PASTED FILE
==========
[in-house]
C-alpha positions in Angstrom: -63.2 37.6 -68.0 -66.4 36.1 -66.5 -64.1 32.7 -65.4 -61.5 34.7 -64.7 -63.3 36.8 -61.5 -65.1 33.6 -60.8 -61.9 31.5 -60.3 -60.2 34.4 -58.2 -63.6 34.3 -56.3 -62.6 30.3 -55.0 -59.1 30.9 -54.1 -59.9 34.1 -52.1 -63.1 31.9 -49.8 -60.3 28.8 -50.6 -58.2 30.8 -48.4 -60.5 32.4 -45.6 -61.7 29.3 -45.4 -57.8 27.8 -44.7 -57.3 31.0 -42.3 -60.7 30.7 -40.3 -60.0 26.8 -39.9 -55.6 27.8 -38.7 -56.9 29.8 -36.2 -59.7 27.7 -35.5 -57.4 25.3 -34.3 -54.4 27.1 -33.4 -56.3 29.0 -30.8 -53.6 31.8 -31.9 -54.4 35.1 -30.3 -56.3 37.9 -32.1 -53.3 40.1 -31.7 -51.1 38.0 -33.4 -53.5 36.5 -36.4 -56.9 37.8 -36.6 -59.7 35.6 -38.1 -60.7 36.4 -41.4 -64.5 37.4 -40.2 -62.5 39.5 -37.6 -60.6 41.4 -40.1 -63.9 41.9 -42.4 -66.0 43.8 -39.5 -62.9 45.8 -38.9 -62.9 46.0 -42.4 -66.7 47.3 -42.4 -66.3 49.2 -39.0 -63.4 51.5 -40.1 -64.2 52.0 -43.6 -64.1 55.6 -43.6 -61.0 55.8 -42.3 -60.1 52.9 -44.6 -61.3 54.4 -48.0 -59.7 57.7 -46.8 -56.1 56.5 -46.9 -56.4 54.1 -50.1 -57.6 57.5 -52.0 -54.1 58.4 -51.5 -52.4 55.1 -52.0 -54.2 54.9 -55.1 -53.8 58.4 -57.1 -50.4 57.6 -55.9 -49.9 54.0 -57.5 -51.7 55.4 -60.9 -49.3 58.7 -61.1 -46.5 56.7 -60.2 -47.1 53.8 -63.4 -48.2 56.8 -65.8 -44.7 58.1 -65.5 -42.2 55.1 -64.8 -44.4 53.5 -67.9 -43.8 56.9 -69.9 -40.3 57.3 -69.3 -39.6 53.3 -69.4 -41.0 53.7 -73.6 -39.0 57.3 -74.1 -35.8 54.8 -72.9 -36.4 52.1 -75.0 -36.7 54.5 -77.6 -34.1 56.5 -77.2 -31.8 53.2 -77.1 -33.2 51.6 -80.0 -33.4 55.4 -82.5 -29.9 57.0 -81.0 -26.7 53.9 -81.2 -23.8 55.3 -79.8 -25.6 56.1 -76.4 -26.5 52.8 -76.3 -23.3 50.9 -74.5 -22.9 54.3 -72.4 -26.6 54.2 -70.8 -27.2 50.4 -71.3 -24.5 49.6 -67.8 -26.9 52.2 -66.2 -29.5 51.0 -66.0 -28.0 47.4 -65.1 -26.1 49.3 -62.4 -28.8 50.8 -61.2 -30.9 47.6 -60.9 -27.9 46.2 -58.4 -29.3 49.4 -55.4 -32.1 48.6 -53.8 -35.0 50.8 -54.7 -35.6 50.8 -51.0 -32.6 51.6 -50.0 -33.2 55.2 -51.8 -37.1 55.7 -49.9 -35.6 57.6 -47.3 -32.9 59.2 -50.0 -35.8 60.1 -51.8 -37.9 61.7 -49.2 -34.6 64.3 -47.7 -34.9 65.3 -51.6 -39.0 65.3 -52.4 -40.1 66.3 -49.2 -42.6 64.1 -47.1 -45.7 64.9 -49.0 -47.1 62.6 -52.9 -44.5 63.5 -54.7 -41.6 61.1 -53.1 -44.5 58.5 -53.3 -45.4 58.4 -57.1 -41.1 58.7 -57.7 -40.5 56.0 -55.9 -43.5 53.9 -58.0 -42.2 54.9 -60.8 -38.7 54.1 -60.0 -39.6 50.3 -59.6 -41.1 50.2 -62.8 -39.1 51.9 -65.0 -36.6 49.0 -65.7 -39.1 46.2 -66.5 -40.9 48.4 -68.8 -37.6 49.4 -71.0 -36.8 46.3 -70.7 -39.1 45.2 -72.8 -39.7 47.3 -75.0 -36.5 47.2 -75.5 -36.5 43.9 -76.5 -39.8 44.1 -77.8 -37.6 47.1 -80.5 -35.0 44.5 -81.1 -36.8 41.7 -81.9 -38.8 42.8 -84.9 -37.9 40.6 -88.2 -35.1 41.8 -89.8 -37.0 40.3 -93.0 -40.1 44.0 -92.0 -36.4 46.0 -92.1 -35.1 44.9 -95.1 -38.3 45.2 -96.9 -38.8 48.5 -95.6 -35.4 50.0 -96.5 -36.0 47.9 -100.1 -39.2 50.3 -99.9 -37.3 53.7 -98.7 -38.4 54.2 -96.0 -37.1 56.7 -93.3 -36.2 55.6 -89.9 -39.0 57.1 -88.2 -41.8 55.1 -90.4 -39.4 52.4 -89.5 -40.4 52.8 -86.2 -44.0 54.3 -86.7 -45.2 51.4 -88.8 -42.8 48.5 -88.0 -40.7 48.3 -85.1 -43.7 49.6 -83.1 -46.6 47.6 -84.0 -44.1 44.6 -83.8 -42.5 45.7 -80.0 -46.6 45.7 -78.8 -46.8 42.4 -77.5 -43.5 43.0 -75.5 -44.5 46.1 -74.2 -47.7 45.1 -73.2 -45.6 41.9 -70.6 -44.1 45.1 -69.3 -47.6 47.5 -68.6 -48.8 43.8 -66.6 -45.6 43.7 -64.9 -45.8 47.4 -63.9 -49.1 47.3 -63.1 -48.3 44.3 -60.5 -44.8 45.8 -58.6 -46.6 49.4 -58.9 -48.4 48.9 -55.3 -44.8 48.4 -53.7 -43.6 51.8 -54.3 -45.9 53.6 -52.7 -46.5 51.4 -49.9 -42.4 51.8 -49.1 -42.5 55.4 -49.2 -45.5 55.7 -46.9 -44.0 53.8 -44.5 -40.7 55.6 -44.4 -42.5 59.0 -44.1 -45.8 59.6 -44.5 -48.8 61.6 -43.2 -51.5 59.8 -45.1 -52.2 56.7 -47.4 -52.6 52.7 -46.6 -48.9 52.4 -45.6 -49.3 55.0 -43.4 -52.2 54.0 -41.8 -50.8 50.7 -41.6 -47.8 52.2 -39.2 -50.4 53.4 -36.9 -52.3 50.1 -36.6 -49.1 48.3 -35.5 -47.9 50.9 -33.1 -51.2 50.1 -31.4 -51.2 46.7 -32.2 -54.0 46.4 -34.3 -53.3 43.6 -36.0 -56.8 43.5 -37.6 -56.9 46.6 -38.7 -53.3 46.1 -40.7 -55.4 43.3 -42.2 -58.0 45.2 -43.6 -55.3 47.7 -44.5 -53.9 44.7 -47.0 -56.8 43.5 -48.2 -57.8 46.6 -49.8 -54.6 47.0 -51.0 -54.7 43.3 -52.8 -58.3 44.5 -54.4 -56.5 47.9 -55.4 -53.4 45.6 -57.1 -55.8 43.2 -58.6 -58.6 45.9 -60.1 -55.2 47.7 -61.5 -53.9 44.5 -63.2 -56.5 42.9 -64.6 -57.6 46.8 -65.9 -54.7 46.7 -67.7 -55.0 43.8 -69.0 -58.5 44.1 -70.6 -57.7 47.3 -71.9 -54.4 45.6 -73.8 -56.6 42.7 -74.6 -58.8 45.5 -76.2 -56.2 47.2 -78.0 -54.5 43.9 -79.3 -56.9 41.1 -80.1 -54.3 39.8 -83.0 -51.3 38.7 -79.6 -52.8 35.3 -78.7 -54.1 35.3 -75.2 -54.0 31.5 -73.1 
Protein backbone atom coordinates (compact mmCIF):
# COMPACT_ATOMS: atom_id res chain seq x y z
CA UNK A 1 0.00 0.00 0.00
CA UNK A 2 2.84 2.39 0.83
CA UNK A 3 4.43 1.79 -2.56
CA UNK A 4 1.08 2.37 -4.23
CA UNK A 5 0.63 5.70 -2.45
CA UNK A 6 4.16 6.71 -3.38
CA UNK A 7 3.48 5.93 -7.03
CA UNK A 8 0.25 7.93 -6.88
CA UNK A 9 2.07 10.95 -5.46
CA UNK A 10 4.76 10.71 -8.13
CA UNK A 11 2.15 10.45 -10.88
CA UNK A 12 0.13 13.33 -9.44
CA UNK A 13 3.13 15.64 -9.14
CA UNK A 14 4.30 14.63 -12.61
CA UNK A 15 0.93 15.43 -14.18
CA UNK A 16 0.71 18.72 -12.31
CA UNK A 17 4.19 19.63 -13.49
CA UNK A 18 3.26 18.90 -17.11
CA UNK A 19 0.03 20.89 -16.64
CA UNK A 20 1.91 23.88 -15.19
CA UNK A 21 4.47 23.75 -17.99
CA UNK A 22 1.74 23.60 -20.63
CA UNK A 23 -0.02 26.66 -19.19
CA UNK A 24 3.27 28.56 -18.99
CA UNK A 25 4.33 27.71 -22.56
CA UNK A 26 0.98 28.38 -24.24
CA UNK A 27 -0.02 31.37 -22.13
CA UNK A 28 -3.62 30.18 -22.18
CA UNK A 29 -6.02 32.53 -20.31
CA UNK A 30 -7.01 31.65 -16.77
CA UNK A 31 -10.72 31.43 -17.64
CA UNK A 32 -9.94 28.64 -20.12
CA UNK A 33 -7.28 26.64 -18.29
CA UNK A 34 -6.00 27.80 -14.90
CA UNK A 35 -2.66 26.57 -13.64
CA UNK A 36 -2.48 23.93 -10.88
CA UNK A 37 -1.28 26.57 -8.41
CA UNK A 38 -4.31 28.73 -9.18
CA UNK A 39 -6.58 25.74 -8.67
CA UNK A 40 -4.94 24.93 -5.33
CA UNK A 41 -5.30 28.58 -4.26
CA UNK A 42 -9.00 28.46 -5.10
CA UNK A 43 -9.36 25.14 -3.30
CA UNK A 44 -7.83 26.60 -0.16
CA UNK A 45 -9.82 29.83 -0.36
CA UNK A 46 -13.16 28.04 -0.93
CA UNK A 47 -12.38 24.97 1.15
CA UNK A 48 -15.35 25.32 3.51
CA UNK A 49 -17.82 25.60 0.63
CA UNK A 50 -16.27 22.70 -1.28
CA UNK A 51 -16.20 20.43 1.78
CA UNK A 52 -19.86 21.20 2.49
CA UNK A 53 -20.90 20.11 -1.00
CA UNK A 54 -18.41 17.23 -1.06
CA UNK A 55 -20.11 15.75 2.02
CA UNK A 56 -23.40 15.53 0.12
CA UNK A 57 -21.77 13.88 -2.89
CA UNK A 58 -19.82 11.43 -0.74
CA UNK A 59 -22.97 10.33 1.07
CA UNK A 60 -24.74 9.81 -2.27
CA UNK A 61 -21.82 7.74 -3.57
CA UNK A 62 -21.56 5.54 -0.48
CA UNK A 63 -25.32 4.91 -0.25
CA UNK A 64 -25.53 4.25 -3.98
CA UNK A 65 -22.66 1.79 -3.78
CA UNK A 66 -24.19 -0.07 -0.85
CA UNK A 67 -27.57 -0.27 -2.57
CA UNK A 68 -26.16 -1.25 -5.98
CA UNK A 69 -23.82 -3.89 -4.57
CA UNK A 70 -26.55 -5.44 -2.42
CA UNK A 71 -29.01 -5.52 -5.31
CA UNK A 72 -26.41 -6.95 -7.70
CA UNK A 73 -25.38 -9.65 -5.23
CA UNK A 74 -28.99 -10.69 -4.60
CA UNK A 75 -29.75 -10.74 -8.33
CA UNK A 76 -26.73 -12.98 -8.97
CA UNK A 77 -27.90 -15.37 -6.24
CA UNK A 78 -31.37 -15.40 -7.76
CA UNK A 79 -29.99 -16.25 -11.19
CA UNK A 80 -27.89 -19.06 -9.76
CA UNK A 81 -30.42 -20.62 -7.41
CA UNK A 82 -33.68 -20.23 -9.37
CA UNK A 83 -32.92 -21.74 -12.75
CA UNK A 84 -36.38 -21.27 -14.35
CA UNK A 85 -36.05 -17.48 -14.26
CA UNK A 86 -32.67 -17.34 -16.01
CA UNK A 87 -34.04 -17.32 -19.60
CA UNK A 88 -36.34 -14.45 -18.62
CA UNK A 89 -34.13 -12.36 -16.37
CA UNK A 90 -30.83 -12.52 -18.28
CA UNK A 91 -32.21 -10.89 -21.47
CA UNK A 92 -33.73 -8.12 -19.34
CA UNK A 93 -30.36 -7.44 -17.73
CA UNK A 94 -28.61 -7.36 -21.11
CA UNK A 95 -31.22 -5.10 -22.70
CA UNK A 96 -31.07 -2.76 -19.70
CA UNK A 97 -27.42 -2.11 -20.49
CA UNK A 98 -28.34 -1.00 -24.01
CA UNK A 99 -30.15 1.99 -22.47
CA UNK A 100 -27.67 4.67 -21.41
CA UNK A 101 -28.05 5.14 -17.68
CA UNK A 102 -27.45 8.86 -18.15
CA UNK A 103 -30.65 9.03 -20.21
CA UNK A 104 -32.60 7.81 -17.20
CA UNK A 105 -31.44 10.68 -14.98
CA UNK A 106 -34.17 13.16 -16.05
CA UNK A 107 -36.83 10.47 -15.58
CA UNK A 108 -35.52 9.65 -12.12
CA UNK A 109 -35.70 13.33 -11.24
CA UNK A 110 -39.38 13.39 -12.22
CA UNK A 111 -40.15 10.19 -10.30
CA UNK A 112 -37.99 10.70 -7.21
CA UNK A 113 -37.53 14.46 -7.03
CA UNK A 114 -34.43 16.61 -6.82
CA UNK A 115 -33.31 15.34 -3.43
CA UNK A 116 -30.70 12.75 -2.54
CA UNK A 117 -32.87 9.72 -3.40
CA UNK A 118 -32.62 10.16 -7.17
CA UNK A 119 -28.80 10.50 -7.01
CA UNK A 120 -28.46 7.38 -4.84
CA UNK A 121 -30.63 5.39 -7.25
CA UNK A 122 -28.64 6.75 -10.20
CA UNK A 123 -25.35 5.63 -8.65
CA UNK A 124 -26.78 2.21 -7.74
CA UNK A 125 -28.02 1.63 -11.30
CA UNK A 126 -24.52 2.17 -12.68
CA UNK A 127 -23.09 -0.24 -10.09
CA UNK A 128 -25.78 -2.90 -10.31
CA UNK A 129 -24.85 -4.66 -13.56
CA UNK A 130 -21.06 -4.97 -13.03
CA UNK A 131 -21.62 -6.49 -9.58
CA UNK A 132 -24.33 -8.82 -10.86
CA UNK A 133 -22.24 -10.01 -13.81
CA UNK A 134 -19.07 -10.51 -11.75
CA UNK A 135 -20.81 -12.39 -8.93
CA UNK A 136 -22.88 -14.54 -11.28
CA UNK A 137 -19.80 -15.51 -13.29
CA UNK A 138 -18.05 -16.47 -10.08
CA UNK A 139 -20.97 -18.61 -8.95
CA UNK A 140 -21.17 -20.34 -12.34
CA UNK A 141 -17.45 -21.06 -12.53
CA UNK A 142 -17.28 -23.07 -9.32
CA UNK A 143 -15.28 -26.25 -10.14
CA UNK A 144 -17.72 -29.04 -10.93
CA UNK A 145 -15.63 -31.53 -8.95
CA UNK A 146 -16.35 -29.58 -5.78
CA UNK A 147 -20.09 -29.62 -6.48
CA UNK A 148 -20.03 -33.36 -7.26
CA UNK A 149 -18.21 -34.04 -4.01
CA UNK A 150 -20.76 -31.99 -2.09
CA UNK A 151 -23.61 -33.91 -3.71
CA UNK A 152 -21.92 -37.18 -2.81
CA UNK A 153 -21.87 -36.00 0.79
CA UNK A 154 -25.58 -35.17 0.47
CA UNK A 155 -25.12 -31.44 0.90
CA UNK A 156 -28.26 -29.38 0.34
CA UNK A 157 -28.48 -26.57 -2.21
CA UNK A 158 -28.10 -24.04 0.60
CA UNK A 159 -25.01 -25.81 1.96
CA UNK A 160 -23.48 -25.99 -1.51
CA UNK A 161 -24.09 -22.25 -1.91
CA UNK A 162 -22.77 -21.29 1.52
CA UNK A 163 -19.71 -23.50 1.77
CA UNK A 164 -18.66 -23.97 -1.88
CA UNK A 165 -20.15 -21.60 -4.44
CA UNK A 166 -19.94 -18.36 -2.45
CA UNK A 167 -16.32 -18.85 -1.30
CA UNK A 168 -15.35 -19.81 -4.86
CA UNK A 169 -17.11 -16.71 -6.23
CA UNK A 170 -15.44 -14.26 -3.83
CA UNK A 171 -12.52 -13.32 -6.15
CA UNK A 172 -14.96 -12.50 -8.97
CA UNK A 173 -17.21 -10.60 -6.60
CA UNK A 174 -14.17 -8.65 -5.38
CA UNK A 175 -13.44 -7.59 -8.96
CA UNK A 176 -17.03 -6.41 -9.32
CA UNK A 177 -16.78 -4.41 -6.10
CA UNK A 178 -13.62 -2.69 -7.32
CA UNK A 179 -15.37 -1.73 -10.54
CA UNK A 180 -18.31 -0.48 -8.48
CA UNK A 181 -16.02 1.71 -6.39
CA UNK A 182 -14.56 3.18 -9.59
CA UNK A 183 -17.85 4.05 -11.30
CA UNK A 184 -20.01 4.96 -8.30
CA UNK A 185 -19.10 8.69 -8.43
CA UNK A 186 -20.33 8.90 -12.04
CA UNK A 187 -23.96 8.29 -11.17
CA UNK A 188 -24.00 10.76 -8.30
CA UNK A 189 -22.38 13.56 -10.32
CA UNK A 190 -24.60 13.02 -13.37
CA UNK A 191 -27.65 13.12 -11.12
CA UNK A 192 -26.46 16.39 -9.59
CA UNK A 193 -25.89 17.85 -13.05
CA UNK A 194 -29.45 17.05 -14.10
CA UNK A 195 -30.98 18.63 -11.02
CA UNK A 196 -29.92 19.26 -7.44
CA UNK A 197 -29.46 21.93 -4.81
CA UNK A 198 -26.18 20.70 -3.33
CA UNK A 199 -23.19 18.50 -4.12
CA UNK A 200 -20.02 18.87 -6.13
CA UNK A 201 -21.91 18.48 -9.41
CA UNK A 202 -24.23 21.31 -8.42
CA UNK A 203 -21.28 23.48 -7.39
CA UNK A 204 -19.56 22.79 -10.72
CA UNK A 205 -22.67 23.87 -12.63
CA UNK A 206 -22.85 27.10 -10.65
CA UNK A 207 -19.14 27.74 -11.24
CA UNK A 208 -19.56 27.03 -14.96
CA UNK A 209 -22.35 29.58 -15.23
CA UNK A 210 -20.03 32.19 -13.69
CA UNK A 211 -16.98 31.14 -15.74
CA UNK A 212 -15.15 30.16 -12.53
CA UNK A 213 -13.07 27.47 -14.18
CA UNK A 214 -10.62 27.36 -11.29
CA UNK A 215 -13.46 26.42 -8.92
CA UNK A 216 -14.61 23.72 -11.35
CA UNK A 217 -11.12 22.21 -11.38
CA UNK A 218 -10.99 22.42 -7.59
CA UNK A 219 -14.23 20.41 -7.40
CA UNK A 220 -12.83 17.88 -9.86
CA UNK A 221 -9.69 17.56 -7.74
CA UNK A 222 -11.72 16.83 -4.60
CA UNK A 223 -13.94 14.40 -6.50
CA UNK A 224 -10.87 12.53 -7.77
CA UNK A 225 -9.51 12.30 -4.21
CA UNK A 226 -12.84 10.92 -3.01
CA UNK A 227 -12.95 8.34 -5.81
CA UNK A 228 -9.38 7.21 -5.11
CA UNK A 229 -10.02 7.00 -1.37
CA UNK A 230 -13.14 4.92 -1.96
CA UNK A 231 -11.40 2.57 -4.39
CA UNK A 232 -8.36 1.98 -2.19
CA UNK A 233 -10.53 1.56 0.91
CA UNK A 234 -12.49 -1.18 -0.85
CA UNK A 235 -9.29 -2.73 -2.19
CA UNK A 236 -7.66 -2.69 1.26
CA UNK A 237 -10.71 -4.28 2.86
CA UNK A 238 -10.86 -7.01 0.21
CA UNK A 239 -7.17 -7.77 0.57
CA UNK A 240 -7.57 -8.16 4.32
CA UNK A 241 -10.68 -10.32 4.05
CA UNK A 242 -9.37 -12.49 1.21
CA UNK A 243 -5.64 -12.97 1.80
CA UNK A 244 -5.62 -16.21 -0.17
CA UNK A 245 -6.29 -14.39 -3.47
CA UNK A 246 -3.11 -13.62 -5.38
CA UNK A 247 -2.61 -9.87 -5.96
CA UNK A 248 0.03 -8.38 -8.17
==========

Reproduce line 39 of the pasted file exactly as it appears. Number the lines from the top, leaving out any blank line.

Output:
CA UNK A 35 -2.66 26.57 -13.64